Now, if you’ve been frequenting this site over the past couple of years in particular, you’ve likely come across several posts about Paris, France-based psych punk/krautrock/global music act La Femme. Comprised of founding members Marlon Magnée (keyboards), Sacha Got (guitar), Sam Lefevre (bass), Noé Delmas (drums) and Lucas Nunez, along with a rotating cast of vocalists including, Lara Luciani, Jane Peynot, Marilou Chollet and current lead vocalist Clemency Quélennec, the act exploded into the international scene with the release of their 2010 debut EP Le Podium #1, an effort that laded on this site’s Honorary Mentions section of the Best of 2011 List for a decidedly French and breezy take on American surfer rock that also seemed to draw from The B52s. Psycho Tropical Berlin, La Femme’s full-length debut revealed a band that had went through a decidedly radical change in sonic direction, and while retaining elements of the breezy surfer rock that first caught international attention, the material on Psycho Tropical Berlin also possessed elements of psychedelia, psychobilly, synth pop, krautrock and several other genres; in other words, the material, which possessed a propulsive and thumping groove also managed to be wildly and uncompromisingly strange and difficult to categorize. And although the album does sound as though it drew influence from The Clash‘s Combat Rock and Sandinista, it manages to only be possible in a truly global world.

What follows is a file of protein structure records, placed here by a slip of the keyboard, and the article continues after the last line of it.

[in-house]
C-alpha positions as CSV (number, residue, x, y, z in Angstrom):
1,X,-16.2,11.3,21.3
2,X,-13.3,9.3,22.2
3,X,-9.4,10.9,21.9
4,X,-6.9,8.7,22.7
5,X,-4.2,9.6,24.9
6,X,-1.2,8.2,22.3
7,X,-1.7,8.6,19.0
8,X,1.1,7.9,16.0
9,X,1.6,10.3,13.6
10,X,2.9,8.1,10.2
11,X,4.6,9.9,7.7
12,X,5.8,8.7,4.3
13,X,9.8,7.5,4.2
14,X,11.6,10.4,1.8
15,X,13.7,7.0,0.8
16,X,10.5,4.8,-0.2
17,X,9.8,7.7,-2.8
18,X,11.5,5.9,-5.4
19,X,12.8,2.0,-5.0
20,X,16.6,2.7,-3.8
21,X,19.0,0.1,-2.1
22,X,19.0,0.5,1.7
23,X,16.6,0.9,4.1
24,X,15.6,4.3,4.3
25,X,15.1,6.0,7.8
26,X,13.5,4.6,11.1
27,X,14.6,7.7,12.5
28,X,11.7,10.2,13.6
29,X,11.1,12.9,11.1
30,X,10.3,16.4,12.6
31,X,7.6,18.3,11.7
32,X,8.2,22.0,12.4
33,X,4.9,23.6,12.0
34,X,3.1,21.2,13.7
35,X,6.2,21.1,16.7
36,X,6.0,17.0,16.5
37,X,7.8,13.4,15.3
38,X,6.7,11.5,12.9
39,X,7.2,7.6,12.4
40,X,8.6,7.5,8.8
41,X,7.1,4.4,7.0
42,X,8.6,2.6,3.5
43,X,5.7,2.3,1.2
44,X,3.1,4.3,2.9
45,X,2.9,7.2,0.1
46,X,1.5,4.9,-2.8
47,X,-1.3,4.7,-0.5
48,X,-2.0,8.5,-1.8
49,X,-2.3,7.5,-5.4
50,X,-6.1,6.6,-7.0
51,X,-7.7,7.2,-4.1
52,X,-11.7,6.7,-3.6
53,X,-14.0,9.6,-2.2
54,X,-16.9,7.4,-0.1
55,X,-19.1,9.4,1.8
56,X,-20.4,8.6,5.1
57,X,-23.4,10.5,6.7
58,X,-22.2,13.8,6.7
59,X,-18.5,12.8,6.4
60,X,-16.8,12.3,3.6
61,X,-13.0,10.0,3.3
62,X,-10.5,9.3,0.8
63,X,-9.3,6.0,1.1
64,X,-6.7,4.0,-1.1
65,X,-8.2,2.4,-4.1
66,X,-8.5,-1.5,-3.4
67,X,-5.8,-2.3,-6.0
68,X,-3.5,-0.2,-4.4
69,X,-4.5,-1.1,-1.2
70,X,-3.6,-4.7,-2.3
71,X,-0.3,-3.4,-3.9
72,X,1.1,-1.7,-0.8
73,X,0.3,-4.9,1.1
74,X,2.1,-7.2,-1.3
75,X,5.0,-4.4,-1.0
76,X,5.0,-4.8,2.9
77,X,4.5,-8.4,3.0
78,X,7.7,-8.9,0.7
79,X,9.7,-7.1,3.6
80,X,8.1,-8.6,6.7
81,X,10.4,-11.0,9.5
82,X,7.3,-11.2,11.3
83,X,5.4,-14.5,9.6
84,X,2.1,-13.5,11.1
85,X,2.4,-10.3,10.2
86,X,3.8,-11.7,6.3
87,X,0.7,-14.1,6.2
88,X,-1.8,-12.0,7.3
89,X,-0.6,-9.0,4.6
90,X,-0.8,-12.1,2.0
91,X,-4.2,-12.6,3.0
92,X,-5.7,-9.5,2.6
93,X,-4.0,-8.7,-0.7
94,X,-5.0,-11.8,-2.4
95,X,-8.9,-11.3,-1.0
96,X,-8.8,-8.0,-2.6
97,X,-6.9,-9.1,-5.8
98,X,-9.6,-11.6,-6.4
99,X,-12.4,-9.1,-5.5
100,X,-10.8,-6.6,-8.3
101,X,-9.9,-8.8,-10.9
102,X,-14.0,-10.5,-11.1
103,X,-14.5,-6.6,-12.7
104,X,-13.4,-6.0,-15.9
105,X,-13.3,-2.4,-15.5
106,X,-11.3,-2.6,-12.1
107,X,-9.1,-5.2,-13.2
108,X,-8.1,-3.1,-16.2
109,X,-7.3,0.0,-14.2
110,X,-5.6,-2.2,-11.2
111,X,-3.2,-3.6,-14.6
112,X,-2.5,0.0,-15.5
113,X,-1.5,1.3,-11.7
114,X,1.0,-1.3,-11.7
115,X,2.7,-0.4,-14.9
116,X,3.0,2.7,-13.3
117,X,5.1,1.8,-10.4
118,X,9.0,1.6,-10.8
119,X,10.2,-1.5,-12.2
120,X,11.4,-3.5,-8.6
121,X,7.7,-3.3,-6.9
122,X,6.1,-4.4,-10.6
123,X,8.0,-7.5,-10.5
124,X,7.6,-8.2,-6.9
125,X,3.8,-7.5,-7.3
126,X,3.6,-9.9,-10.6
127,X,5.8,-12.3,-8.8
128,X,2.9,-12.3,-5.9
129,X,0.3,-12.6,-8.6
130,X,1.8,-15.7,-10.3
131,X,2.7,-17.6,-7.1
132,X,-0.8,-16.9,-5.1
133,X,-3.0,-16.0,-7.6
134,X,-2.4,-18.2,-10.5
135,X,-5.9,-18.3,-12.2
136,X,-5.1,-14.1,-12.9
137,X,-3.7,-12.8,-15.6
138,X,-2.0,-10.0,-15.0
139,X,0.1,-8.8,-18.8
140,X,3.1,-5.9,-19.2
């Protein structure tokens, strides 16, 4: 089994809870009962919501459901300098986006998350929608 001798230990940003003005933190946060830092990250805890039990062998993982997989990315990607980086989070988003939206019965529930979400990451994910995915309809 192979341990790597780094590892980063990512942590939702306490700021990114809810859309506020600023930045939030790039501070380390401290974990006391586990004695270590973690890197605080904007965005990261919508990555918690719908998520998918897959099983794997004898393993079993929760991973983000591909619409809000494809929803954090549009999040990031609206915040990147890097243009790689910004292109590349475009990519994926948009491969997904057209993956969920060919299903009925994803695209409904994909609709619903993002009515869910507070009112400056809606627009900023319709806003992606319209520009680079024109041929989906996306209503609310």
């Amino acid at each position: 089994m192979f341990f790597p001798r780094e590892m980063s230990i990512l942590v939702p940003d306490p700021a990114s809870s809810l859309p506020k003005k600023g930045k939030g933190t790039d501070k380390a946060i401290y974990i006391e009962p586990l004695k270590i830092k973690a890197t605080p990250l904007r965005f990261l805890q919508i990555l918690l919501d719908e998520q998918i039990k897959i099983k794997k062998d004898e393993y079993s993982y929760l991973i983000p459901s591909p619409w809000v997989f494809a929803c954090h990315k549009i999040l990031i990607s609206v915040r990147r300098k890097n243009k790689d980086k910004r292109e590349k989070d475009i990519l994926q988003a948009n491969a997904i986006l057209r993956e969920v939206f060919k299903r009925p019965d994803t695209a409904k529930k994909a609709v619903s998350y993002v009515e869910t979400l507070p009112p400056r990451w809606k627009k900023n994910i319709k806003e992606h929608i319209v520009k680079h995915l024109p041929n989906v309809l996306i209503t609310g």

The Parisian collective’s long-awaited sophomore effort is slated for a September release and you may recall that earlier this year I wrote about the hallucinatory and gorgeous “Sphynx,” a track and video that manage to evoke a lingering fever dream — while cementing their growing reputation for boldly defying categorization. The album’s second and latest single “Ou va la monde” is — using a cliched and awful music journalist phrase — a “return to form” as the collective’s sound is stripped down a bit, pushing their sound back to the breezy, French take on surfer rock — but with warped carnival-sounding organs that makes the song sound as though it could easily be part of the soundtrack of a decidedly French arthouse flick. Unsurprisingly, the recently released video for the song also manages to be a take on low-budget, art house flicks, complete with dream-like and mournful logic over a love lost and/or slowly dissolving in a rainy and damp Paris.